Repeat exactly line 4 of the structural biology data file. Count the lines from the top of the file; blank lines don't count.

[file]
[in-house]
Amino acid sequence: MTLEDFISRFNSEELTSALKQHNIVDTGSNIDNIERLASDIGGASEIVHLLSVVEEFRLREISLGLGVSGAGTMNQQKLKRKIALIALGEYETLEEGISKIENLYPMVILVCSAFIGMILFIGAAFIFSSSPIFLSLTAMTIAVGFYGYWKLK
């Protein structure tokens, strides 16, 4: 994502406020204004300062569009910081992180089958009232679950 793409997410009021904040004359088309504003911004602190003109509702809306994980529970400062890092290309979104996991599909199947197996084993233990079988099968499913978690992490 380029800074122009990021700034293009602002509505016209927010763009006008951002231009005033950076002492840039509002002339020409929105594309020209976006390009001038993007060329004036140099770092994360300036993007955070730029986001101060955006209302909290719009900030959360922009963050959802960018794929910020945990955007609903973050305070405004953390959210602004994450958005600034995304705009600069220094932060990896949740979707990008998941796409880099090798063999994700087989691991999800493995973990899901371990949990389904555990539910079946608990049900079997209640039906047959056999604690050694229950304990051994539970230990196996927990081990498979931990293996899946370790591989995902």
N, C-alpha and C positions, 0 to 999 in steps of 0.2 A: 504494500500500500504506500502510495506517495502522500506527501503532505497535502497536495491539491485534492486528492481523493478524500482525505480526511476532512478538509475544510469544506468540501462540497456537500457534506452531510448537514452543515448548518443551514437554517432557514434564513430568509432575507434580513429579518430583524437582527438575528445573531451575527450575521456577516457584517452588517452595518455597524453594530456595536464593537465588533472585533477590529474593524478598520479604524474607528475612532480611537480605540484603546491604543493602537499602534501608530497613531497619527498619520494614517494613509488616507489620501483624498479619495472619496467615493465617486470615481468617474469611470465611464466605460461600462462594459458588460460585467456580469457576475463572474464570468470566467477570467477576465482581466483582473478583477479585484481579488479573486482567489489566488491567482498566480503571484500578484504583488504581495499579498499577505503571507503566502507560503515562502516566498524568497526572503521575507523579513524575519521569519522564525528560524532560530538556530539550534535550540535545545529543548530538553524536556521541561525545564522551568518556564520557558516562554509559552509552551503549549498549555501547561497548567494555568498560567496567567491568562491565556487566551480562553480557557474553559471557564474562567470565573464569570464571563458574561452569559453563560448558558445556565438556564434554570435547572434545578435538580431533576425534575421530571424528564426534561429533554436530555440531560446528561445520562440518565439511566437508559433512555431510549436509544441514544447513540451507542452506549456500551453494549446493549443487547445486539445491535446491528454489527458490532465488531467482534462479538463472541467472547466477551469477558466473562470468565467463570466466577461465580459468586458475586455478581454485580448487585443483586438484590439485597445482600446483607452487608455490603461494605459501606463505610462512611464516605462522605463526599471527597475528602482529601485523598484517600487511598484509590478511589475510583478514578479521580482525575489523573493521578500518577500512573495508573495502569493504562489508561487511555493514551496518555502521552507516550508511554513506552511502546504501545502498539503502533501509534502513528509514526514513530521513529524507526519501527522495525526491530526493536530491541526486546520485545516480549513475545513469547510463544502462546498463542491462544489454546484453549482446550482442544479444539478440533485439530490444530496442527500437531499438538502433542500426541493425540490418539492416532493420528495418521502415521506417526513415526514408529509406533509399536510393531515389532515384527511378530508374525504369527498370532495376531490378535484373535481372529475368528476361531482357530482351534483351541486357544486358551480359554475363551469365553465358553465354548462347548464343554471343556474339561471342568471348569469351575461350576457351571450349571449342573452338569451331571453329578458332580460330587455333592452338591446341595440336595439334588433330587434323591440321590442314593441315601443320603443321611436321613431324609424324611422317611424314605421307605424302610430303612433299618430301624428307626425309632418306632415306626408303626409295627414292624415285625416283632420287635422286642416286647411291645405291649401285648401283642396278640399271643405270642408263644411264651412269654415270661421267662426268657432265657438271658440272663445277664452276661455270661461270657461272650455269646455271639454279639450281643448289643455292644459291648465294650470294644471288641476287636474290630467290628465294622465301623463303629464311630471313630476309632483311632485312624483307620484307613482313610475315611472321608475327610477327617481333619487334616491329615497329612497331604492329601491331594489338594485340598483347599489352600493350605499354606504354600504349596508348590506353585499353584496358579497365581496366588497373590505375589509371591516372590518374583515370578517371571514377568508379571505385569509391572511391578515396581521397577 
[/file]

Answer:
N, C-alpha and C positions, 0 to 999 in steps of 0.2 A: 504494500500500500504506500502510495506517495502522500506527501503532505497535502497536495491539491485534492486528492481523493478524500482525505480526511476532512478538509475544510469544506468540501462540497456537500457534506452531510448537514452543515448548518443551514437554517432557514434564513430568509432575507434580513429579518430583524437582527438575528445573531451575527450575521456577516457584517452588517452595518455597524453594530456595536464593537465588533472585533477590529474593524478598520479604524474607528475612532480611537480605540484603546491604543493602537499602534501608530497613531497619527498619520494614517494613509488616507489620501483624498479619495472619496467615493465617486470615481468617474469611470465611464466605460461600462462594459458588460460585467456580469457576475463572474464570468470566467477570467477576465482581466483582473478583477479585484481579488479573486482567489489566488491567482498566480503571484500578484504583488504581495499579498499577505503571507503566502507560503515562502516566498524568497526572503521575507523579513524575519521569519522564525528560524532560530538556530539550534535550540535545545529543548530538553524536556521541561525545564522551568518556564520557558516562554509559552509552551503549549498549555501547561497548567494555568498560567496567567491568562491565556487566551480562553480557557474553559471557564474562567470565573464569570464571563458574561452569559453563560448558558445556565438556564434554570435547572434545578435538580431533576425534575421530571424528564426534561429533554436530555440531560446528561445520562440518565439511566437508559433512555431510549436509544441514544447513540451507542452506549456500551453494549446493549443487547445486539445491535446491528454489527458490532465488531467482534462479538463472541467472547466477551469477558466473562470468565467463570466466577461465580459468586458475586455478581454485580448487585443483586438484590439485597445482600446483607452487608455490603461494605459501606463505610462512611464516605462522605463526599471527597475528602482529601485523598484517600487511598484509590478511589475510583478514578479521580482525575489523573493521578500518577500512573495508573495502569493504562489508561487511555493514551496518555502521552507516550508511554513506552511502546504501545502498539503502533501509534502513528509514526514513530521513529524507526519501527522495525526491530526493536530491541526486546520485545516480549513475545513469547510463544502462546498463542491462544489454546484453549482446550482442544479444539478440533485439530490444530496442527500437531499438538502433542500426541493425540490418539492416532493420528495418521502415521506417526513415526514408529509406533509399536510393531515389532515384527511378530508374525504369527498370532495376531490378535484373535481372529475368528476361531482357530482351534483351541486357544486358551480359554475363551469365553465358553465354548462347548464343554471343556474339561471342568471348569469351575461350576457351571450349571449342573452338569451331571453329578458332580460330587455333592452338591446341595440336595439334588433330587434323591440321590442314593441315601443320603443321611436321613431324609424324611422317611424314605421307605424302610430303612433299618430301624428307626425309632418306632415306626408303626409295627414292624415285625416283632420287635422286642416286647411291645405291649401285648401283642396278640399271643405270642408263644411264651412269654415270661421267662426268657432265657438271658440272663445277664452276661455270661461270657461272650455269646455271639454279639450281643448289643455292644459291648465294650470294644471288641476287636474290630467290628465294622465301623463303629464311630471313630476309632483311632485312624483307620484307613482313610475315611472321608475327610477327617481333619487334616491329615497329612497331604492329601491331594489338594485340598483347599489352600493350605499354606504354600504349596508348590506353585499353584496358579497365581496366588497373590505375589509371591516372590518374583515370578517371571514377568508379571505385569509391572511391578515396581521397577 